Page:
"Wednesday's hearing was timely with regard to a statewide advocacy push to achieve this and other measures that evidence shows will reduce the costs of incarceration to our state," Sen. Johnson continued. "Fortunately, other state and local officials are beginning to see that the current system has filled our prisons to near capacity, cost the state millions in tax dollars, and still isn't working."

Johnson was referring to the passage in May of House Bill 2131, a sentencing reform bill sponsored by the Republican legislative leadership. That bill, now the law of the land, removes the governor from the parole process for nonviolent offenses, expands community sentencing eligibility, and provides for GPS monitoring of nonviolent offenders.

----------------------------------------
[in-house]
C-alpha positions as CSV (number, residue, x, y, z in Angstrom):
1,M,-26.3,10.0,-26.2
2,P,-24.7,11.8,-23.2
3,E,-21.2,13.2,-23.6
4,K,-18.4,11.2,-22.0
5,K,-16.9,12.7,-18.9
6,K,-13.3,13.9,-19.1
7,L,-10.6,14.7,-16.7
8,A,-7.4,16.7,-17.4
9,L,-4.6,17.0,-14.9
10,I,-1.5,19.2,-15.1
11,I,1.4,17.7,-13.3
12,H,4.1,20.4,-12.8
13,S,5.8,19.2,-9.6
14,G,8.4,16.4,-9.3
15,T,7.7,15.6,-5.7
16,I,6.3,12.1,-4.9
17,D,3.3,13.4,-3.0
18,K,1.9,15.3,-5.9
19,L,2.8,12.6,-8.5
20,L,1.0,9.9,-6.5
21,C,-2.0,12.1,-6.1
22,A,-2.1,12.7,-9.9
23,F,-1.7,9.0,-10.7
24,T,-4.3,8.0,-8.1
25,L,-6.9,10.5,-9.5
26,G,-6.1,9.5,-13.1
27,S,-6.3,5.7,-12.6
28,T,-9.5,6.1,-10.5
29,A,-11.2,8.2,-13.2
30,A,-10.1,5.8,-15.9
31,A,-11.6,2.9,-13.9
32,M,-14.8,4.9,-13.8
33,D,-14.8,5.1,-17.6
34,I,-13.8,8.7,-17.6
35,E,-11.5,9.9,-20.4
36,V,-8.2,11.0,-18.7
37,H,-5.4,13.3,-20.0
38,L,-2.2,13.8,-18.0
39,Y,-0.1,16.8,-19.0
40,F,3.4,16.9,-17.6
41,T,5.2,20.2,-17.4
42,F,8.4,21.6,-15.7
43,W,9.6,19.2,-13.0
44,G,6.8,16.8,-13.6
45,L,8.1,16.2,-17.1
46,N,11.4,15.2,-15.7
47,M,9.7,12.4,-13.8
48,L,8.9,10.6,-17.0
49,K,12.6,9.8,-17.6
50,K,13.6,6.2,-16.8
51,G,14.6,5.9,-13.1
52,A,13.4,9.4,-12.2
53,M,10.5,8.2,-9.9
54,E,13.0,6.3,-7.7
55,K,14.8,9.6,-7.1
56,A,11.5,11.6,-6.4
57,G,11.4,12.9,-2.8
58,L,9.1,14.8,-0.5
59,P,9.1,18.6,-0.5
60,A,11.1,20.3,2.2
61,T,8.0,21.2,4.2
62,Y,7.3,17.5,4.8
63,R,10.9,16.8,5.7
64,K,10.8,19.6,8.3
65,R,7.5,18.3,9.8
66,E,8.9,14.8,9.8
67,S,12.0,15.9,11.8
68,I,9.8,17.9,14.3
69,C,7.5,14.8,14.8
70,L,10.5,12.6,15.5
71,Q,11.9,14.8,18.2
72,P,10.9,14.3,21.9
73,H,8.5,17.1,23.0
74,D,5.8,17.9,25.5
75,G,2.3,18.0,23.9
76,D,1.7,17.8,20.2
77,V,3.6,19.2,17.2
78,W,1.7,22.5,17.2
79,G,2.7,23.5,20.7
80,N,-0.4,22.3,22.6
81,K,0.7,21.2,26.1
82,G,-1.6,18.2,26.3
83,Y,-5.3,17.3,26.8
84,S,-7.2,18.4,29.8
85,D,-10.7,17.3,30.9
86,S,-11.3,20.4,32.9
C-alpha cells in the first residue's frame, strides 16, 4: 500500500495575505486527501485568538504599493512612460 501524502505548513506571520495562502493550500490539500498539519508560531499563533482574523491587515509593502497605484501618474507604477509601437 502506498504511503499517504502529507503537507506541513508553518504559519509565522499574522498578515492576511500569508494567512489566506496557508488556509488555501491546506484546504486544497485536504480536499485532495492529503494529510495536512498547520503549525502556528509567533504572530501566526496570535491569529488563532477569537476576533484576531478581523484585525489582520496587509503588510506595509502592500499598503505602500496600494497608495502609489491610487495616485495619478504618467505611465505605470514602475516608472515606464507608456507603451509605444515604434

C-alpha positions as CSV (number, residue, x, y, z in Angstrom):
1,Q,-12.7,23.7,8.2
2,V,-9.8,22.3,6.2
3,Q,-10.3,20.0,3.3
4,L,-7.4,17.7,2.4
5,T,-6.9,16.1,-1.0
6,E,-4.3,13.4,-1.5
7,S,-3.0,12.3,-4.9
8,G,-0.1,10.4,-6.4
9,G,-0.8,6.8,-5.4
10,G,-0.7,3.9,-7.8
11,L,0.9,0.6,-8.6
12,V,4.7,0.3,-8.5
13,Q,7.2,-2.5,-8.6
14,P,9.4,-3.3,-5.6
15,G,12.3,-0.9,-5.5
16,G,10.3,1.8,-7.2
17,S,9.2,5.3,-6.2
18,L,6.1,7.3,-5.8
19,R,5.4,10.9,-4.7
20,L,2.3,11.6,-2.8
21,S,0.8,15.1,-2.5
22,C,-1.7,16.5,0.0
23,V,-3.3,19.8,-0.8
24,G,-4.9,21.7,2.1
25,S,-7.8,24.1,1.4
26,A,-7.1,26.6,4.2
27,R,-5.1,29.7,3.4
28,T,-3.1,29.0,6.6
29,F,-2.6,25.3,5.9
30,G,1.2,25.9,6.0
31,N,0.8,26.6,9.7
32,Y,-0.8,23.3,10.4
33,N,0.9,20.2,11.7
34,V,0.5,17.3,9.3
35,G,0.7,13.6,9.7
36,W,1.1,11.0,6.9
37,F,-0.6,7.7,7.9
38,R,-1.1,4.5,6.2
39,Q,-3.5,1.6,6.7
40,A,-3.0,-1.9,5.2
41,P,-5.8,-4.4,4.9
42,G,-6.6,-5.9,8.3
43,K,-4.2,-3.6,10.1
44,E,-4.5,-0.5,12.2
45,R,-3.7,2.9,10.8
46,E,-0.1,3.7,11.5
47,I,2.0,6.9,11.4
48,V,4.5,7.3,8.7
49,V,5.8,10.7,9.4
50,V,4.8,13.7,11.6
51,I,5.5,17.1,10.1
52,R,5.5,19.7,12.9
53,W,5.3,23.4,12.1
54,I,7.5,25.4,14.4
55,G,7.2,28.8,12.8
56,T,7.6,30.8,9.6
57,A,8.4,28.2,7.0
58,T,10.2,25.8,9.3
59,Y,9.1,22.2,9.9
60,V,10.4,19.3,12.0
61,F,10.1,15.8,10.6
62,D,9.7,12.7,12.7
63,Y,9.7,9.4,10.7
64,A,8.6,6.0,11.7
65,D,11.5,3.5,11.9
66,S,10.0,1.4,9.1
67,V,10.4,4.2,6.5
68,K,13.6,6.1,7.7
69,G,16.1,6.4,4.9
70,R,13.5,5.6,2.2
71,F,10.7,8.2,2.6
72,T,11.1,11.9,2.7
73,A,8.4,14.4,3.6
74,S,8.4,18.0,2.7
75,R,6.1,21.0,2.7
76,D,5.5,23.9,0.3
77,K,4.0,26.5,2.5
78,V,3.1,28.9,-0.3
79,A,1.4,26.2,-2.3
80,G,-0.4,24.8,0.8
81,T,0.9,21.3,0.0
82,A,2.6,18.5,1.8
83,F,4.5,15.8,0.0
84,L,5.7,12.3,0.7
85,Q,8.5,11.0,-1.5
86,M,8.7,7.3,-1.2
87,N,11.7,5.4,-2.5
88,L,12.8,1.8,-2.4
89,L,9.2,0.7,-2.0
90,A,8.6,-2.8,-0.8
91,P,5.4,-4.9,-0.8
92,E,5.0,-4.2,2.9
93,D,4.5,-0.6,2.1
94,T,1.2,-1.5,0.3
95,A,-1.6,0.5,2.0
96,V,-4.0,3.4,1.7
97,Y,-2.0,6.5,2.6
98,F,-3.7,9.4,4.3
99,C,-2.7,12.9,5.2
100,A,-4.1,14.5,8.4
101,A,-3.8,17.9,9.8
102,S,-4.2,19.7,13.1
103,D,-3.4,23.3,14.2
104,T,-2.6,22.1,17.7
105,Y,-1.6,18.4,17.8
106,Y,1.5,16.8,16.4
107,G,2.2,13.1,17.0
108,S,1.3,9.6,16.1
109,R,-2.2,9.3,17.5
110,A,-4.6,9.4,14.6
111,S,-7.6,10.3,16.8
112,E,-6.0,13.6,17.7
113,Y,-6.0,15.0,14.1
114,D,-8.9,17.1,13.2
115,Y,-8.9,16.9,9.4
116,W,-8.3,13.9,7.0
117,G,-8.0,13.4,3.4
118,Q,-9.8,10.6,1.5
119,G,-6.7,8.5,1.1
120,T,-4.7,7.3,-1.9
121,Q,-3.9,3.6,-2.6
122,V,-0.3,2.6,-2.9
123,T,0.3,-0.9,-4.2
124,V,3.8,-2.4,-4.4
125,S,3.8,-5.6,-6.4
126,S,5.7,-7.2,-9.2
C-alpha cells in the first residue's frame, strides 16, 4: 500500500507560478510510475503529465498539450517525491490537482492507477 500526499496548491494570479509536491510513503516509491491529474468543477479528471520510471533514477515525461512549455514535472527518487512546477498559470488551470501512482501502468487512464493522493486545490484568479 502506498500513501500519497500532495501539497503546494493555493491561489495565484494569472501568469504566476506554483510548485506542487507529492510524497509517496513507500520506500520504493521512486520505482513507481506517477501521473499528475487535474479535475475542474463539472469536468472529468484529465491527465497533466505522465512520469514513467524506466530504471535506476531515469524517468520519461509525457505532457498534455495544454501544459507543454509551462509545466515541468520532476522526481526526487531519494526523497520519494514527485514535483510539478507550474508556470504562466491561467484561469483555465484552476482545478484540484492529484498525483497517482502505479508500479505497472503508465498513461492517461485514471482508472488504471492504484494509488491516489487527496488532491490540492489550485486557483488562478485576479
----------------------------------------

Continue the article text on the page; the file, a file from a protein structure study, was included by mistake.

"We took a step in the right direction in the legislature this past session passing major reforms for our state's correction system under HB 2131, which will save our state millions of dollars, and still protect the public from the state's most dangerous, violent offenders. These were great first steps but we have even more to do this coming session and beyond.  We need to ensure that offenders' sentences fairly match their crimes, both as a matter of human decency and fiscal responsibility," said Johnson.

Johnson introduced legislation to eliminate life without parole for nonviolent drug offenses in 2010, but that bill was bottled up in committee and went nowhere. Let's hope that the legislature's passage of sentencing reform this year and the parole board's commutation of Yarbrough's sentence are indicators of changed attitudes in the state this year and beyond.

Oklahoma City, OK
United States

NAACP Calls for End to War on Drugs

The National Association for the Advancement of Colored People (NAACP) has now officially broken with the war on drugs. At its 102nd annual convention in Los Angeles Tuesday, the nation's oldest and largest black advocacy group passed an historic resolution calling for an end to the drug war.